In 1649 a radical faction of Covenanters seized power in Scotland. Upheld by supporters as the zenith of the 'Covenanted Reformation' – the constitutional revolution and godly reformation underwritten by the National Covenant of 1638 and Solemn League and Covenant of 1643 – the 'rule of the saints' left an ideological legacy which endured its termination in 1651, the Cromwellian occupation from 1652 and the restoration of Charles II in 1660. By investigating how this period was remembered and reimagined, and by scrutinising the relationship between policies and practices, this thesis explores how Covenanting developed in the politically hostile environment of Restoration Scotland.Taking inspiration from innovations in the fields of intellectual history and memory studies, the thesis draws upon a range of cultural artefacts in order to reconsider the intellectual and social dynamics of Covenanting opposition to the Restoration regime. In particular, journals, diaries, memoirs, histories, correspondence and printed polemic are examined to explain how the cause came to endorse a mix of religious dissent, popular protest and armed resistance the likes of which had been hitherto unseen in early modern Scotland – if not the wider early modern world. As a result, the thesis challenges traditionally static views of seventeenth century Scottish society while charting the remarkably subversive nature of later Covenanting ideology.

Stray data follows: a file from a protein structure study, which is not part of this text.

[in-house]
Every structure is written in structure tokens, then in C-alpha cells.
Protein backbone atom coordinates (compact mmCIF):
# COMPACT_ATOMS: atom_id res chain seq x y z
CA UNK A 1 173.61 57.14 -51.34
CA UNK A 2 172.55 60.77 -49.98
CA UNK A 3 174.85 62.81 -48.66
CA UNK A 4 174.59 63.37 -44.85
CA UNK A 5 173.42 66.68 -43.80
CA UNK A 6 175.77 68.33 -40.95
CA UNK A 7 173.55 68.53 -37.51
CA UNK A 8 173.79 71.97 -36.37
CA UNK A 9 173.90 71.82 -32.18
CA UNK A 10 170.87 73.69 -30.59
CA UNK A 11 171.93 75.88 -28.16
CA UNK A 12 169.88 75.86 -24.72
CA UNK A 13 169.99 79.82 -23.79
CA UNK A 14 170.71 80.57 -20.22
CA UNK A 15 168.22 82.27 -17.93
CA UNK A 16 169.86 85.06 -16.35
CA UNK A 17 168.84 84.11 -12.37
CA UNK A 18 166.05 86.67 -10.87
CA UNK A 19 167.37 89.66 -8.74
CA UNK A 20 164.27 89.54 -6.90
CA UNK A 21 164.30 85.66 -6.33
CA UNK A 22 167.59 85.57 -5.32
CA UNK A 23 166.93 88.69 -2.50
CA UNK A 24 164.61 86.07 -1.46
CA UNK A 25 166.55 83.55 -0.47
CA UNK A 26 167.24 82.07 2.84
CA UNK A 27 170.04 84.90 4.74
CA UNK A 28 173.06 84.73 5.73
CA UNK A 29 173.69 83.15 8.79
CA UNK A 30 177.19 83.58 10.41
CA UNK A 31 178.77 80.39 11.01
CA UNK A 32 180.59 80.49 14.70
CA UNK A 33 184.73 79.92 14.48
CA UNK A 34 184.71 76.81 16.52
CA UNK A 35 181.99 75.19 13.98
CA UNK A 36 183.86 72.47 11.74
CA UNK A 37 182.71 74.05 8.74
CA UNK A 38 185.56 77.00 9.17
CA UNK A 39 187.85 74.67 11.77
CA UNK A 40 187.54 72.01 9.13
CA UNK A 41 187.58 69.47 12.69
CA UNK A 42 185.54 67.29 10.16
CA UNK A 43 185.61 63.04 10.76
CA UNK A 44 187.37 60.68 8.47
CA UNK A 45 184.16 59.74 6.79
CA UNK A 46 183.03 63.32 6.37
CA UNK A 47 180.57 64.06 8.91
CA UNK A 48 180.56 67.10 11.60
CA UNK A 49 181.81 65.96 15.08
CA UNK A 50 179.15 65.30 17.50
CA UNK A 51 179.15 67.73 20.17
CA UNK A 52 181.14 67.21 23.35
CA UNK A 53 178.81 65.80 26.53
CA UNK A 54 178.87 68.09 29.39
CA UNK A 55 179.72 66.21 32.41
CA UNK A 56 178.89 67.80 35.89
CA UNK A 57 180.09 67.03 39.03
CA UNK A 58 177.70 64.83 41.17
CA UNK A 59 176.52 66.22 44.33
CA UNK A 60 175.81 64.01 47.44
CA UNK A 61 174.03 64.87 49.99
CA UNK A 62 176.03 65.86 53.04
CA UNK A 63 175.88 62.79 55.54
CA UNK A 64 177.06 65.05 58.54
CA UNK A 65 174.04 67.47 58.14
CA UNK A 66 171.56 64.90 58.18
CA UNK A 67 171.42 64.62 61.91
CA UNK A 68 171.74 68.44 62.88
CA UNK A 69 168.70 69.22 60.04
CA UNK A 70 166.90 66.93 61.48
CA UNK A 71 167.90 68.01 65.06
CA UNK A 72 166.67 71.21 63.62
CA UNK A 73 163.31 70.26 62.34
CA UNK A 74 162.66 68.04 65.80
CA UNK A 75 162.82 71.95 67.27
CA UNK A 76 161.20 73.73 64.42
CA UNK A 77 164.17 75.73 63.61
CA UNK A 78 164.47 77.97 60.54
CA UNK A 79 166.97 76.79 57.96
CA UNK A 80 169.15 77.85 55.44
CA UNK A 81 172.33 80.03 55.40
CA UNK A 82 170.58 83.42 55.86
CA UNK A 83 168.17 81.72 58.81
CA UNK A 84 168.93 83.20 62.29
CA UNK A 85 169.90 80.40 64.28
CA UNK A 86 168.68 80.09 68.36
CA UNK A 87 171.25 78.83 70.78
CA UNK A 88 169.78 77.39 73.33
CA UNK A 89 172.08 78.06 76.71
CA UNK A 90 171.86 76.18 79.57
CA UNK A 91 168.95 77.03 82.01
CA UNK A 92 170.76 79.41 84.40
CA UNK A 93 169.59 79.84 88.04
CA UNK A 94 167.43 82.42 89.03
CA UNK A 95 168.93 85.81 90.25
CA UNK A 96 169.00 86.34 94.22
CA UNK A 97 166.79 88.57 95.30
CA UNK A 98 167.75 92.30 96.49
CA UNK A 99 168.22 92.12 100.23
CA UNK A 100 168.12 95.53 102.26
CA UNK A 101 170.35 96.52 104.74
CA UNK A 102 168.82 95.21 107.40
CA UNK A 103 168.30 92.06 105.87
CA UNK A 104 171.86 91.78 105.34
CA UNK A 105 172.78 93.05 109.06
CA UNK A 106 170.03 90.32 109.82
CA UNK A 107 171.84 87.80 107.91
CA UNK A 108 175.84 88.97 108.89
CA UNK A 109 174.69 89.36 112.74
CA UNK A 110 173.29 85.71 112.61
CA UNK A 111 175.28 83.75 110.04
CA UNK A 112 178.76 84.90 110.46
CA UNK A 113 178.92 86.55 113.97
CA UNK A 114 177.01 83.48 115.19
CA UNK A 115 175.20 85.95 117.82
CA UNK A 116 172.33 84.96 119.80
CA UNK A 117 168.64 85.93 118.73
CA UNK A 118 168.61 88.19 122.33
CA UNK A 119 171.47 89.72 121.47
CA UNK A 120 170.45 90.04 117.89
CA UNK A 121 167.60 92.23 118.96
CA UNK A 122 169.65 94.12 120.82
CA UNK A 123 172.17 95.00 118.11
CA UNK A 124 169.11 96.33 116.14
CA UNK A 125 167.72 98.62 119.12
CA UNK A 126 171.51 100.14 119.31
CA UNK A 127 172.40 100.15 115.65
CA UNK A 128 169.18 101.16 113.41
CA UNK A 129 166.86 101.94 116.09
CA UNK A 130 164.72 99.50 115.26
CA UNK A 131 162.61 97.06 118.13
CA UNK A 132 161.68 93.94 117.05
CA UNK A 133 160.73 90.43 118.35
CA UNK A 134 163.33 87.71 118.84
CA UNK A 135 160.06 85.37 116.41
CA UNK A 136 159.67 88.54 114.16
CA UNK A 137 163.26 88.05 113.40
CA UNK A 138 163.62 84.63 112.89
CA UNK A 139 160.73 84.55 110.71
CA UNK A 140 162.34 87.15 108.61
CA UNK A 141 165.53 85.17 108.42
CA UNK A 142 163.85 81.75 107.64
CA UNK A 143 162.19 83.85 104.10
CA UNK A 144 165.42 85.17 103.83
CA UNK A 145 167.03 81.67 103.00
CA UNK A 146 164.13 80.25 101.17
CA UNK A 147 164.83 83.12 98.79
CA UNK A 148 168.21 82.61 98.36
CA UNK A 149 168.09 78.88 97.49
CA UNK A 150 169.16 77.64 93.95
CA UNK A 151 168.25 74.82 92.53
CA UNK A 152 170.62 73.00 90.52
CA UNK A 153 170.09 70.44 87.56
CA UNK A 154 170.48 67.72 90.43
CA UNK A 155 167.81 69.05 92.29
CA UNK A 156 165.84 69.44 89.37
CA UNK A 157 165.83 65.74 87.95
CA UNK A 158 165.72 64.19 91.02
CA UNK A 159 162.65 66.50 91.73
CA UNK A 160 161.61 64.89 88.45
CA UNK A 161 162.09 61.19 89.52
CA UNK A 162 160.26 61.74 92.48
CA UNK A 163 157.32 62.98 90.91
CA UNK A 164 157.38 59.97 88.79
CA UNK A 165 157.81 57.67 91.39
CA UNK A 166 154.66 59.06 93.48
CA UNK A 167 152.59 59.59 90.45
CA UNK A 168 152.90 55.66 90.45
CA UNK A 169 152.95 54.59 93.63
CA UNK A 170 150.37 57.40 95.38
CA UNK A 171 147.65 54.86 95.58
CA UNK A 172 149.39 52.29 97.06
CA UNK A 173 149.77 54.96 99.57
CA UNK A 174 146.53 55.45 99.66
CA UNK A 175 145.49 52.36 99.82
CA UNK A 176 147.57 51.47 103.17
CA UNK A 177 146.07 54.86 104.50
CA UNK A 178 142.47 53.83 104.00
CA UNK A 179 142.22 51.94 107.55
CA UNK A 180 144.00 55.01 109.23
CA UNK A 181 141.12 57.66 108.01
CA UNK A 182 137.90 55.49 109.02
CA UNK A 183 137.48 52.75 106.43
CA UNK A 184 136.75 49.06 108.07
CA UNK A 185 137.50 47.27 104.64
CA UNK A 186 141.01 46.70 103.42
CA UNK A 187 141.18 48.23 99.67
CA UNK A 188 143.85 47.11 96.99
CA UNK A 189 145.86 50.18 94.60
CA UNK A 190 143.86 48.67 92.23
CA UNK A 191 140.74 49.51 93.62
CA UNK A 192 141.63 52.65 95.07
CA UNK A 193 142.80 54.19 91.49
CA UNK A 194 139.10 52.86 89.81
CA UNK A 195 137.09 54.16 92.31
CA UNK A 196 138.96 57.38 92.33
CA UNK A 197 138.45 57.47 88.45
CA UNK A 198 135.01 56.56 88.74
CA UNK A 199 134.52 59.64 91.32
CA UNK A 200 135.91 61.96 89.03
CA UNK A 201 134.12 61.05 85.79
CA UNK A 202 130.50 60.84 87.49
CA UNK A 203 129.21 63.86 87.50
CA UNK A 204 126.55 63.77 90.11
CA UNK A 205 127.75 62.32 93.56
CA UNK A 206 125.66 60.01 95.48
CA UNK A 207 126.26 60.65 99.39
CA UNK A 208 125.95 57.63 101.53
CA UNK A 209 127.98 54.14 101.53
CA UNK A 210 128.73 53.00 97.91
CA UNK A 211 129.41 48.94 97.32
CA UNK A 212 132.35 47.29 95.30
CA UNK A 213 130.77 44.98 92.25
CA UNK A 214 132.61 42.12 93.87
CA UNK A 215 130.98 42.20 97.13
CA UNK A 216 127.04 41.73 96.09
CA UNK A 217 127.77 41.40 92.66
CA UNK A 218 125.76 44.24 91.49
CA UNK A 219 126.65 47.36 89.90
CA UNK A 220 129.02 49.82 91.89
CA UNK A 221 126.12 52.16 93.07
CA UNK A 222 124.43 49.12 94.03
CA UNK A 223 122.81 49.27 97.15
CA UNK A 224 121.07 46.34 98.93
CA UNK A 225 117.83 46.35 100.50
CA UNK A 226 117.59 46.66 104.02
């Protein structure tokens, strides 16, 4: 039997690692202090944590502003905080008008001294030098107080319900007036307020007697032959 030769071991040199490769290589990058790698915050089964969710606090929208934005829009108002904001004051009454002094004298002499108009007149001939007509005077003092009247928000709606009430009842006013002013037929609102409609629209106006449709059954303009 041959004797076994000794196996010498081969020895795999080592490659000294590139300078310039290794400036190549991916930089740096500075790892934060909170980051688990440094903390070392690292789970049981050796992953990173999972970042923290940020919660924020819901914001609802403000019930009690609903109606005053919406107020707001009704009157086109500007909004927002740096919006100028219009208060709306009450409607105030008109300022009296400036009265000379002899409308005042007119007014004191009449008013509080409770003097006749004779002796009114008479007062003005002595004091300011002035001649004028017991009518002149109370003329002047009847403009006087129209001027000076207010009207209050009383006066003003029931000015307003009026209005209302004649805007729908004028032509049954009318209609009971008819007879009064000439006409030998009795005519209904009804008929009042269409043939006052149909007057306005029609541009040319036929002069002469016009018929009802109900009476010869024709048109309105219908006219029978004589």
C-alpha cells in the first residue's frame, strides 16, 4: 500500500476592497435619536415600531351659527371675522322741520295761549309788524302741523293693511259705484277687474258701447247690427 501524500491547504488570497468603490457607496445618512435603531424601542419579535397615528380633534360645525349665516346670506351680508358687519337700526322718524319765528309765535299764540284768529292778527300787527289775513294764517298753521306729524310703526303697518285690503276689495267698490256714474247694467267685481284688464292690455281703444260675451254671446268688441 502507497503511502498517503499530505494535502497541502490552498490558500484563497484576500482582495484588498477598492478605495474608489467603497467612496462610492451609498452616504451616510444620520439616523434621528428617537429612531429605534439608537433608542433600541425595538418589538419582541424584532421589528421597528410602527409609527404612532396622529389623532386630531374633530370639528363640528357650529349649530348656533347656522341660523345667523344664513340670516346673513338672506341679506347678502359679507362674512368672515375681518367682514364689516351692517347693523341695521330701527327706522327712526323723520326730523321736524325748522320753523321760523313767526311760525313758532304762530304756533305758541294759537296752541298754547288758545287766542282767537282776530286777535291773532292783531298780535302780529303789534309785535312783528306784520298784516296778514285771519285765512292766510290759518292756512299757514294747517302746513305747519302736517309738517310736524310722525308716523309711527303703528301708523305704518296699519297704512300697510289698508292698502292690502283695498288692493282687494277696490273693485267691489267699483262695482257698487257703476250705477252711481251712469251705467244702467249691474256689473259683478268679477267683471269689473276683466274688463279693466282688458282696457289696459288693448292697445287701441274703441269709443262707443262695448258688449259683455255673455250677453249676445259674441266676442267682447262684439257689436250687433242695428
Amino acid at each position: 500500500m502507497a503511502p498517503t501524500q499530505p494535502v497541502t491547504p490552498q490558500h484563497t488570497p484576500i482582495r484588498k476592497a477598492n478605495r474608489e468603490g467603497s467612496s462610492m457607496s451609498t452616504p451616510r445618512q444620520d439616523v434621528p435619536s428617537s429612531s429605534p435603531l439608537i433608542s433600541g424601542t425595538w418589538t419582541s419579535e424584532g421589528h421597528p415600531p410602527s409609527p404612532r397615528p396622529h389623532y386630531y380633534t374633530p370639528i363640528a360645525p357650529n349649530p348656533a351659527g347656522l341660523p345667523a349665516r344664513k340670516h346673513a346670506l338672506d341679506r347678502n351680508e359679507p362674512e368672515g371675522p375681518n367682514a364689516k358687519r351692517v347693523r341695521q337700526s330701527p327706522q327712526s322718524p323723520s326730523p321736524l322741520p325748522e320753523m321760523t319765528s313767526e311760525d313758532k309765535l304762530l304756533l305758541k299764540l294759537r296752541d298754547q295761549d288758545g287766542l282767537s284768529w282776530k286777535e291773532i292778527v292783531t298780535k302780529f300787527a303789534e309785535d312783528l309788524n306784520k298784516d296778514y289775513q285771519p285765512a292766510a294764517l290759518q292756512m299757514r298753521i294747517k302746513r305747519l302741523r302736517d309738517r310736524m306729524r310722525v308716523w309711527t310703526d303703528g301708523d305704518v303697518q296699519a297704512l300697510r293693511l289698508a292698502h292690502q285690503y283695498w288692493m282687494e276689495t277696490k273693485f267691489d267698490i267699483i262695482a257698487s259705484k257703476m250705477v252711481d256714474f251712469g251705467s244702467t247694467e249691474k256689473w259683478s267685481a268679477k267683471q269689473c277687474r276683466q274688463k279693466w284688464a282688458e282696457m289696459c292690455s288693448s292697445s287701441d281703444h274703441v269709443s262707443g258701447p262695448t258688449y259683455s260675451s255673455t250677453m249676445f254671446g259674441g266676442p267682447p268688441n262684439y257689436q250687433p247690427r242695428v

|Date of Award||1 Oct 2015|
- University Of Strathclyde
|Supervisor||Allan MacInnes (Supervisor) & John Young (Supervisor)|